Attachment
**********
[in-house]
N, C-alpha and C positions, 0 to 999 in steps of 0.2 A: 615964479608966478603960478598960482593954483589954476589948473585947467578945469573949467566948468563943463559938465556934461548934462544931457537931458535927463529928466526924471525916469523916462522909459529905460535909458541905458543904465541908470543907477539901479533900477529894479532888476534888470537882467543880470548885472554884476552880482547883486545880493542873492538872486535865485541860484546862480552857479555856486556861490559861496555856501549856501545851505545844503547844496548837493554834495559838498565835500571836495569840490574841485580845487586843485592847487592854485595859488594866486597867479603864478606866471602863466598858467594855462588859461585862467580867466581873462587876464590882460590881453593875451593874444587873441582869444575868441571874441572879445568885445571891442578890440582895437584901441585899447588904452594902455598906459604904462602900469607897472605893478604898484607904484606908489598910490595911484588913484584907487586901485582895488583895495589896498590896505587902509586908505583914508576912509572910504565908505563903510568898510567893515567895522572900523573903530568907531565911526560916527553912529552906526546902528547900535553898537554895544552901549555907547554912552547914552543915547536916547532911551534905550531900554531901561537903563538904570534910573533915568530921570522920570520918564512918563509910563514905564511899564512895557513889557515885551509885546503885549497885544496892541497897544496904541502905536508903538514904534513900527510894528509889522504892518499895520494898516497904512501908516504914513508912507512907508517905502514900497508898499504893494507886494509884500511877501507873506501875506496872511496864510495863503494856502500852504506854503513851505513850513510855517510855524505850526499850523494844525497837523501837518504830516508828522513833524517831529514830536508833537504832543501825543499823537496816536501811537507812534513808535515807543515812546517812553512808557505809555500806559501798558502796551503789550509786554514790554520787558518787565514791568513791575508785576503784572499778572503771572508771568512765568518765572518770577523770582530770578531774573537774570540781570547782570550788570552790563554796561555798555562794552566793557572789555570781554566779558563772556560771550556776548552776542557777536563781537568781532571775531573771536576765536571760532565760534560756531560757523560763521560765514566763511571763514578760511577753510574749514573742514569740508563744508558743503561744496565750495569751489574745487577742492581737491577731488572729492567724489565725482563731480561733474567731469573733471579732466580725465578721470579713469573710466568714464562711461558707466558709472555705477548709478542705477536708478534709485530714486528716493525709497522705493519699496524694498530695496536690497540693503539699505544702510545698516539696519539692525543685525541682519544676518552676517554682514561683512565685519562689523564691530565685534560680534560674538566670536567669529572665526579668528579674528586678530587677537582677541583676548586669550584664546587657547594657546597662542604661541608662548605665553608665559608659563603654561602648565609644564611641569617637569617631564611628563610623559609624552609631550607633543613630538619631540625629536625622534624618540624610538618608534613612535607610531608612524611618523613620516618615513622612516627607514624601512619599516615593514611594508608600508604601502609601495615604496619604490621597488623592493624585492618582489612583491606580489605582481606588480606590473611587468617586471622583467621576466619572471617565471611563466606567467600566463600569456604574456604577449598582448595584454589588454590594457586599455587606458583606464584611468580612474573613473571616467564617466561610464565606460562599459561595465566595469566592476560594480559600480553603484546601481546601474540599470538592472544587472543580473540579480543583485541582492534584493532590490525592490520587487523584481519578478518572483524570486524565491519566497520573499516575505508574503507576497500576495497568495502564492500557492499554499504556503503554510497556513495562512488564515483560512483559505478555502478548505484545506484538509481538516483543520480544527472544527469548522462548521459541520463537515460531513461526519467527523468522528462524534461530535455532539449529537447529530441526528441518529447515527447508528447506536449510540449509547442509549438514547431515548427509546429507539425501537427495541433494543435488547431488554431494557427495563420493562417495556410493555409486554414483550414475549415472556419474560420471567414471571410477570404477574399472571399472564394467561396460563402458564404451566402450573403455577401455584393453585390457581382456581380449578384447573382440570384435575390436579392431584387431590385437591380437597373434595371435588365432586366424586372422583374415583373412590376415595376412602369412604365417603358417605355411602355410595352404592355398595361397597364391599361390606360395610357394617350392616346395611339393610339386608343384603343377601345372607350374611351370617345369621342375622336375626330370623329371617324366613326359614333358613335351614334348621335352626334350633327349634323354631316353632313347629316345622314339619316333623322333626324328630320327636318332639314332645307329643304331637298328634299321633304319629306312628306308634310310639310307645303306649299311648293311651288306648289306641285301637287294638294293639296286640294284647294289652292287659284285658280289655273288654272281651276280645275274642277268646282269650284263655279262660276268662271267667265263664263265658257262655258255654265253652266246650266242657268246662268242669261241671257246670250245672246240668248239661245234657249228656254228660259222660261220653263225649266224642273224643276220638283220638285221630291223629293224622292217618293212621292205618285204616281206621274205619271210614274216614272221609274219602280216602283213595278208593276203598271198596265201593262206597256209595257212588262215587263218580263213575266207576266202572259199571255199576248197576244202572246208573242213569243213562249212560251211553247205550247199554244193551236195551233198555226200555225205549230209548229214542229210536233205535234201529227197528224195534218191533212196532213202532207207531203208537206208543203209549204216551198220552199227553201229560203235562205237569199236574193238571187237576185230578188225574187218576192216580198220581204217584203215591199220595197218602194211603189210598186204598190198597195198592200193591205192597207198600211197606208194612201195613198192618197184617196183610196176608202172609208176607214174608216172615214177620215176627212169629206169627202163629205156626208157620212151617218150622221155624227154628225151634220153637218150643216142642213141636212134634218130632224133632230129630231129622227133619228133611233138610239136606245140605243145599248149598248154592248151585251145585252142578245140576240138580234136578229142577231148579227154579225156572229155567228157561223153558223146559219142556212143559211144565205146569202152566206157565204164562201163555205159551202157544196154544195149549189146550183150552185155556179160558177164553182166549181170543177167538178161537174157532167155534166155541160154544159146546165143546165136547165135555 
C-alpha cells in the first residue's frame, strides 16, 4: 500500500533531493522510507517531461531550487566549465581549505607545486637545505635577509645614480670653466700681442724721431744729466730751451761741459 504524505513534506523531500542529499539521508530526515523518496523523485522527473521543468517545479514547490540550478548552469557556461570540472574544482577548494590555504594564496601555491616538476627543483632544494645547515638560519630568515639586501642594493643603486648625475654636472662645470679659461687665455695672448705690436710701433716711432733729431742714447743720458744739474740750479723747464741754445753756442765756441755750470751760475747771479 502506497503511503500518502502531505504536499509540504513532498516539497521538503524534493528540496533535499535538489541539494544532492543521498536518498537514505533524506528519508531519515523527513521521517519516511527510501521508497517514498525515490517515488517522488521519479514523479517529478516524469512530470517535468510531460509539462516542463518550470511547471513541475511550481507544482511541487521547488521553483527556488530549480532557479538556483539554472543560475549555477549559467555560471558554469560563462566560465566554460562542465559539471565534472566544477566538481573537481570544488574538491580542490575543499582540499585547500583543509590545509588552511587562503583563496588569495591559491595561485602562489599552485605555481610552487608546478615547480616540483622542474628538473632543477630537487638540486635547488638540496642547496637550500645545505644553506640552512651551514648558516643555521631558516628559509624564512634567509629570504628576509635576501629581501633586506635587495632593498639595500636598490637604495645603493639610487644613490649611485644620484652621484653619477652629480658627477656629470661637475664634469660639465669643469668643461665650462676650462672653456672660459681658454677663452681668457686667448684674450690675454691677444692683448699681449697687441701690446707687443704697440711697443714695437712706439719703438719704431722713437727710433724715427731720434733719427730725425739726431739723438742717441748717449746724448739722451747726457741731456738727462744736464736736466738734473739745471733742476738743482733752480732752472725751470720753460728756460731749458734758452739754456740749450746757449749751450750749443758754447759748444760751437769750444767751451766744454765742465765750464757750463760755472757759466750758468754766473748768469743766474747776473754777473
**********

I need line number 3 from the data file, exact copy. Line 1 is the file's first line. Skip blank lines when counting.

C-alpha cells in the first residue's frame, strides 16, 4: 500500500533531493522510507517531461531550487566549465581549505607545486637545505635577509645614480670653466700681442724721431744729466730751451761741459 504524505513534506523531500542529499539521508530526515523518496523523485522527473521543468517545479514547490540550478548552469557556461570540472574544482577548494590555504594564496601555491616538476627543483632544494645547515638560519630568515639586501642594493643603486648625475654636472662645470679659461687665455695672448705690436710701433716711432733729431742714447743720458744739474740750479723747464741754445753756442765756441755750470751760475747771479 502506497503511503500518502502531505504536499509540504513532498516539497521538503524534493528540496533535499535538489541539494544532492543521498536518498537514505533524506528519508531519515523527513521521517519516511527510501521508497517514498525515490517515488517522488521519479514523479517529478516524469512530470517535468510531460509539462516542463518550470511547471513541475511550481507544482511541487521547488521553483527556488530549480532557479538556483539554472543560475549555477549559467555560471558554469560563462566560465566554460562542465559539471565534472566544477566538481573537481570544488574538491580542490575543499582540499585547500583543509590545509588552511587562503583563496588569495591559491595561485602562489599552485605555481610552487608546478615547480616540483622542474628538473632543477630537487638540486635547488638540496642547496637550500645545505644553506640552512651551514648558516643555521631558516628559509624564512634567509629570504628576509635576501629581501633586506635587495632593498639595500636598490637604495645603493639610487644613490649611485644620484652621484653619477652629480658627477656629470661637475664634469660639465669643469668643461665650462676650462672653456672660459681658454677663452681668457686667448684674450690675454691677444692683448699681449697687441701690446707687443704697440711697443714695437712706439719703438719704431722713437727710433724715427731720434733719427730725425739726431739723438742717441748717449746724448739722451747726457741731456738727462744736464736736466738734473739745471733742476738743482733752480732752472725751470720753460728756460731749458734758452739754456740749450746757449749751450750749443758754447759748444760751437769750444767751451766744454765742465765750464757750463760755472757759466750758468754766473748768469743766474747776473754777473